Feast of Corpus ChristiJn 6: 51-58

" How have we been Celebrating the Eucharist? "

Preached by Fr Philip Heng, SJ at Church of St Ignatius – Singapore
on Sunday 26 June 2011

Today, we celebrate the Feast of Corpus Christi, the Feast of the Sacred Body and Blood of Christ. As Catholics I have no doubt that all of us here believe that when we receive Holy Communion at Mass, we are actually receiving Christ Himself – Christ’s REAL Body in the form of bread and Christ’s REAL Blood in the form of wine.

Moreover, Jesus in today’s Gospel of St John that we just heard proclaimed ensures us without any doubt that our belief in His Real Presence is True when He says, “I am the Living Bread which has come down from heaven. Anyone who eats this Bread will live for ever. We can’t get more explicit about Jesus being truly present in the Eucharist than this!

Yet, my sensing tells me that while all these are true, many of us have still not yet interiorised the depth of the meaning of the Real Presence of Christ in the Eucharist. I say this for several reasons: If we are able appreciate deeply the Eucharistic Bread and Wine as divine more fully, then first, there will be an immediate increase of people coming for Mass daily. Second, our participation during each Mass would also be more attentive and participative. Third, our gratitude to God would also be deeper and there would be more reverent and prayerful dispositions after Holy Communion. Fourth, more people would come to Mass much earlier to prepare themselves for this very Sacred Sacrament, instead of rushing into Mass 5 minutes or even for some 20 or even 30 minutes after the Mass has begun.

This list can go on and on and I don’t think this is necessary because the basic question that you and I have to ask ourselves is, “Do I personally really value the Eucharist? One of the commonest reasons given for not participating in the Eucharist fully and reverently, and for some, for not coming to Mass regularly is because we find the homilies boring and the rituals meaninglessly repetitious.

This is not true because in fact, if we were to pay greater attention to the words used and the deeper meaning of the symbols and rituals, we will discover the beauty of how the Mass is a celebration of the Catholic community of believers coming together first, to ask for God’s Mercy and forgiveness in what we call the Penitential Rite. Then, we will be listening to and being empowered by the Word of God, in the Liturgy of the Word. Only then would we be uniting ourselves with Christ in the offering of Himself to the Father during the “Offertory” of the Liturgy of the Eucharist. This will be followed by the strengthening and renewing ourselves in the Body and Blood of Christ at Holy Communion. Finally, we are challenged to bring Christ who is within our hearts into our homes, hall ways and market places through the witness of our Christ-like living. The Eucharist is intimately united with everything that happens to us in our daily living, and cannot be thought of as only a Sunday obligation to be fulfilled.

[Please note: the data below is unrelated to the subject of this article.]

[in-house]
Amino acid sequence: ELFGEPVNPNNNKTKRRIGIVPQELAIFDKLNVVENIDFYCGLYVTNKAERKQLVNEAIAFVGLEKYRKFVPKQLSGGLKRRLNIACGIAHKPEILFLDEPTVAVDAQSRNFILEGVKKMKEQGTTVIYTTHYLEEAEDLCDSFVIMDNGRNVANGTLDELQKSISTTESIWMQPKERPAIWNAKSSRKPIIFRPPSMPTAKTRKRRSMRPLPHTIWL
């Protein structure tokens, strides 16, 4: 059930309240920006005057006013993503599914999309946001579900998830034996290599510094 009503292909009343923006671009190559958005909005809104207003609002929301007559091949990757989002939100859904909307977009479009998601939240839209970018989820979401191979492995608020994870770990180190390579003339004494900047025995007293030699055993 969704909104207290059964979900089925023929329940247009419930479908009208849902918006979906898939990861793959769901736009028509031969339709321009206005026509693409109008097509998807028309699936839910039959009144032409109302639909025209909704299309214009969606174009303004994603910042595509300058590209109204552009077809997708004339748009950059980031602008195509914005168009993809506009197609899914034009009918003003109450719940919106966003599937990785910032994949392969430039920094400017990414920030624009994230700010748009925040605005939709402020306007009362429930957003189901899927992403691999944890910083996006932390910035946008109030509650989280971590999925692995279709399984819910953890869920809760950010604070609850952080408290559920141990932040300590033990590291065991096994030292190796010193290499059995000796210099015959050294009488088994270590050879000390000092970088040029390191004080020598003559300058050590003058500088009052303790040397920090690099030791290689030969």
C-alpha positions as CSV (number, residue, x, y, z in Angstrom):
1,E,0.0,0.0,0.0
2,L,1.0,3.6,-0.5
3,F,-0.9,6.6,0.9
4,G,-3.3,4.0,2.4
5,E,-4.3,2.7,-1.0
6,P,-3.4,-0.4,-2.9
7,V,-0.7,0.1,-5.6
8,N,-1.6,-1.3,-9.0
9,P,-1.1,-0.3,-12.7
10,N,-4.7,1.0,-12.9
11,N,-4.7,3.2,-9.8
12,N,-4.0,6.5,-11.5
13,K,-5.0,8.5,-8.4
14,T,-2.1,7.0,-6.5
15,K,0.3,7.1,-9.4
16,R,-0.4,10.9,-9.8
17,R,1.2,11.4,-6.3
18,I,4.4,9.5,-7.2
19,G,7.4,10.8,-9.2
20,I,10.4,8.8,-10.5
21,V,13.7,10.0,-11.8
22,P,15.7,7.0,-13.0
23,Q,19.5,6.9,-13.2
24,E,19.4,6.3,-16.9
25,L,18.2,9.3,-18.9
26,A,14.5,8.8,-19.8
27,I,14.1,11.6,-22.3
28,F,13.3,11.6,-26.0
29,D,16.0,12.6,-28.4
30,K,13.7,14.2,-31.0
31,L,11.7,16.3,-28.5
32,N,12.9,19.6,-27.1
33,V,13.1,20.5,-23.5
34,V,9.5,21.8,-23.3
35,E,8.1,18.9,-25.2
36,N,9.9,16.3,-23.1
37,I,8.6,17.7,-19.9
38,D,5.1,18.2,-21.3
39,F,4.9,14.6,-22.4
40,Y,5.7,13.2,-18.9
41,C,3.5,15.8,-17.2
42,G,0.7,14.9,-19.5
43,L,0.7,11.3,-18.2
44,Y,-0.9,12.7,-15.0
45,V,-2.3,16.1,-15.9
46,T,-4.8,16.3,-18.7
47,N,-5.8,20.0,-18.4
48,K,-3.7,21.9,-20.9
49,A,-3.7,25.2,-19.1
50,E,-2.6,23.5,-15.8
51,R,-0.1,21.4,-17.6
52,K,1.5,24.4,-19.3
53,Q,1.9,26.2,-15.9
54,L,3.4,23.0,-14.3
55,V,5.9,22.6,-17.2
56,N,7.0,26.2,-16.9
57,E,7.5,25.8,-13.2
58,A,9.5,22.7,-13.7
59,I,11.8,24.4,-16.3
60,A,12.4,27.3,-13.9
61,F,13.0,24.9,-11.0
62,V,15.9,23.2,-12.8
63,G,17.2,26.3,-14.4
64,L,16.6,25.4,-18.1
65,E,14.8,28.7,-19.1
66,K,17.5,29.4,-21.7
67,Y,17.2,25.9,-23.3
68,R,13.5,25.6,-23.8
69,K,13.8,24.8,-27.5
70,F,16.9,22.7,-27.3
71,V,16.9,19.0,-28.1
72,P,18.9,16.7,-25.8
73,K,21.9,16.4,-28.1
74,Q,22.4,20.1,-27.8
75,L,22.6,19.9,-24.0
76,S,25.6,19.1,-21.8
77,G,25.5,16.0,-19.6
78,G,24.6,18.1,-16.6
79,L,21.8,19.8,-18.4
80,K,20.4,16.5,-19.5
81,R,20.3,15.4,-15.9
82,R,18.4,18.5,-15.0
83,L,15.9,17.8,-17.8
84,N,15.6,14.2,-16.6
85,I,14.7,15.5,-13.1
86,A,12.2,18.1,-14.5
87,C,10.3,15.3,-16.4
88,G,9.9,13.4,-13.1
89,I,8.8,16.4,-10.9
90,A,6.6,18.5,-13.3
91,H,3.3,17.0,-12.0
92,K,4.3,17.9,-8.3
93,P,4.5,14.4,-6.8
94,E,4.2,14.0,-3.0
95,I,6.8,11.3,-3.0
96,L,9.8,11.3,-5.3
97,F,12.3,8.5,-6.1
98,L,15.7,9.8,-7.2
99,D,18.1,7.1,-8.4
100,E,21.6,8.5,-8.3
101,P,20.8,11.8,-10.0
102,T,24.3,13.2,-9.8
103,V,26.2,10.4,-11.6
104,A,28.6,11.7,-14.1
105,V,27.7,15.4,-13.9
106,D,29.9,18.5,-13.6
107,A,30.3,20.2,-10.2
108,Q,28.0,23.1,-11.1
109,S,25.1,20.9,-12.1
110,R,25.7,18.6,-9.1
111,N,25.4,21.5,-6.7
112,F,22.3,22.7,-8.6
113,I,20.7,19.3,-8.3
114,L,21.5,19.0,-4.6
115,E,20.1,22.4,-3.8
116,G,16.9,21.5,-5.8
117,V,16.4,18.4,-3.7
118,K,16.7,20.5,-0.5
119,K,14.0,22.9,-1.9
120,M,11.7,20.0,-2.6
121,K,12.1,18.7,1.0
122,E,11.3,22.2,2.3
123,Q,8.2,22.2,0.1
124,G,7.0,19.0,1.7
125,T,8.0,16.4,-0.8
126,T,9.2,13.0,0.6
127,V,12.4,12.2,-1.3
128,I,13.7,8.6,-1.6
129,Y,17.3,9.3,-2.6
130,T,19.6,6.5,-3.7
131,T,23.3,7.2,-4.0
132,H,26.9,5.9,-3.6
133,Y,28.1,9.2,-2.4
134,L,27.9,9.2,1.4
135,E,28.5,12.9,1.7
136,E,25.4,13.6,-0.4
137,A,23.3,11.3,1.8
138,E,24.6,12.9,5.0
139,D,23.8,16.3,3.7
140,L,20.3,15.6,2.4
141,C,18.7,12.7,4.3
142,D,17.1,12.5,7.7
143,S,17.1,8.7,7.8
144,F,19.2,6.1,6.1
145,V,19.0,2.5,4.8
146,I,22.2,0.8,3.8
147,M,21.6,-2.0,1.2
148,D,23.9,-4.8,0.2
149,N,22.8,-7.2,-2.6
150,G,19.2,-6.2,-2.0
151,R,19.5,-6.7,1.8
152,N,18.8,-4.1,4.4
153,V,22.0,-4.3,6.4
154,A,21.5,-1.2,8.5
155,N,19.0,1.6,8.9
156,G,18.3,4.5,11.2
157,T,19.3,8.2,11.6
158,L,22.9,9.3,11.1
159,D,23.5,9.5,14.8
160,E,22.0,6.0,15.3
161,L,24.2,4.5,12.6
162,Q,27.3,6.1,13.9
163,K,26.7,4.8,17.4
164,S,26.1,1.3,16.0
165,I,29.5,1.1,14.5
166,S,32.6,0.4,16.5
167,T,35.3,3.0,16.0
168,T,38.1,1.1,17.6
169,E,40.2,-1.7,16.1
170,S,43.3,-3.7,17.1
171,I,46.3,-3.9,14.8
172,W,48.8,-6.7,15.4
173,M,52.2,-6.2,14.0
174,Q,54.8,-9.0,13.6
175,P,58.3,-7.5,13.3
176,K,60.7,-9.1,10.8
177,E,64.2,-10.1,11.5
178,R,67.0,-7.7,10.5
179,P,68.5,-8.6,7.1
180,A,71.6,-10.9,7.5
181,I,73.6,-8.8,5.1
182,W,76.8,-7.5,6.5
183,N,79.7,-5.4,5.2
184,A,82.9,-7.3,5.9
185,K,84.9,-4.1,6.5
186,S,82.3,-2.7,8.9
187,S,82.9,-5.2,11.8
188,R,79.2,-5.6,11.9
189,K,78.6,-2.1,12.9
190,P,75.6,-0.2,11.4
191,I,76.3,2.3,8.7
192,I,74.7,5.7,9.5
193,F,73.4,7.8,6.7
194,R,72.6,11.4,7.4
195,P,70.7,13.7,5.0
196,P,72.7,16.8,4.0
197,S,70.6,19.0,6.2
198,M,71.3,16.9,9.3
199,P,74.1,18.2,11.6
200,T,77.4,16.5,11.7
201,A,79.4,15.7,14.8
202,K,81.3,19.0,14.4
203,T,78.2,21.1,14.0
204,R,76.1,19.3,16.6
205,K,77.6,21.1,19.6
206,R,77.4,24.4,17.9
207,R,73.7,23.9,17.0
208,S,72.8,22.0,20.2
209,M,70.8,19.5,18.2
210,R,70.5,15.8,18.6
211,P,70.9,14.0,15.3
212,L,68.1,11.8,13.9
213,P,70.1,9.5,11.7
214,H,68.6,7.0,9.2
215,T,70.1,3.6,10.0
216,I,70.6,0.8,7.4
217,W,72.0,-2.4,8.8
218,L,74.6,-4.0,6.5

If the Church’s Wisdom did not make Sunday Masses to be an obligation, how many of us would honestly be here today and every Sunday? Would we conveniently tell ourselves that it is enough to say our prayers at home? Our Faith in Jesus is never fully experienced in the privacy of our rooms and in the intimacy of our hearts alone. Our Faith in Jesus, Our Lord and Saviour, has to beand must be celebrated as a community who come together to worship Him. And if our Catholic faith only asks us remain at home and pray privately to God,How many of us here would still have our faith and be left standing when Jesus comes to us?

Lumen Gentium , a Vatican II document describes the Eucharist as, “the source and summit of the Christian life.” It is the culmination of the action of God sanctifying the world in Christ and the worship that all believers offer through Christ, to the Father in the Holy Spirit.

My brother gave me a newspaper cutting some weeks ago that he had kept for many years. This incident was reported by Reuters and it happened in Lisbon, Portugal. It says, “Unlike many humans, Preta, the dog goes to Church every Sunday and even walks 26 km to get there. Every Sunday for the last three years, Preta has headed out of her owner’s home in the northern Portuguese town of Sobrado at 5.00 am, Correio da Manha newspaper reported. A former stray, Preta – Portuguese for ‘black’ – walks alone to a church in neighbouring Ermesinde to take her usual place next to the altar in time for 7.30 am Mass. Whenever the worshippers stand up or sit down, Preta would do the same. And, once Mass is over, she usually walks back home. Sometimes Preta will return in a car – but only with a human she knows, the newspaper said. Congregations have grown at the Church as many people come just to see Preta.

We could say that God could even use and unBaptised dog who doesn’t receive Holy Commuion, like Preta, to try to draw people back to the Church and take our Mass more seriously. We should note too that even as Praeta has to walk 26 km to Church, (its like walking from Changi airport to our Parish), she is still on time for the 7.30 am Mass.

God too uses miracles like the Real Presence of His flesh and blood in places like Lanciano, Italy where on Good Friday, the consecrated Bread will turn to real human flesh and the consecrated wine will turn into real human blood. Such Eucharistic miracles, after many years of investigation have been approved by the Official Church to be authentic miracles. God uses such Eucharistic miracles of Lanciano, to remind us that the Bread and Wine consecrated during Mass is His Real Body and Blood.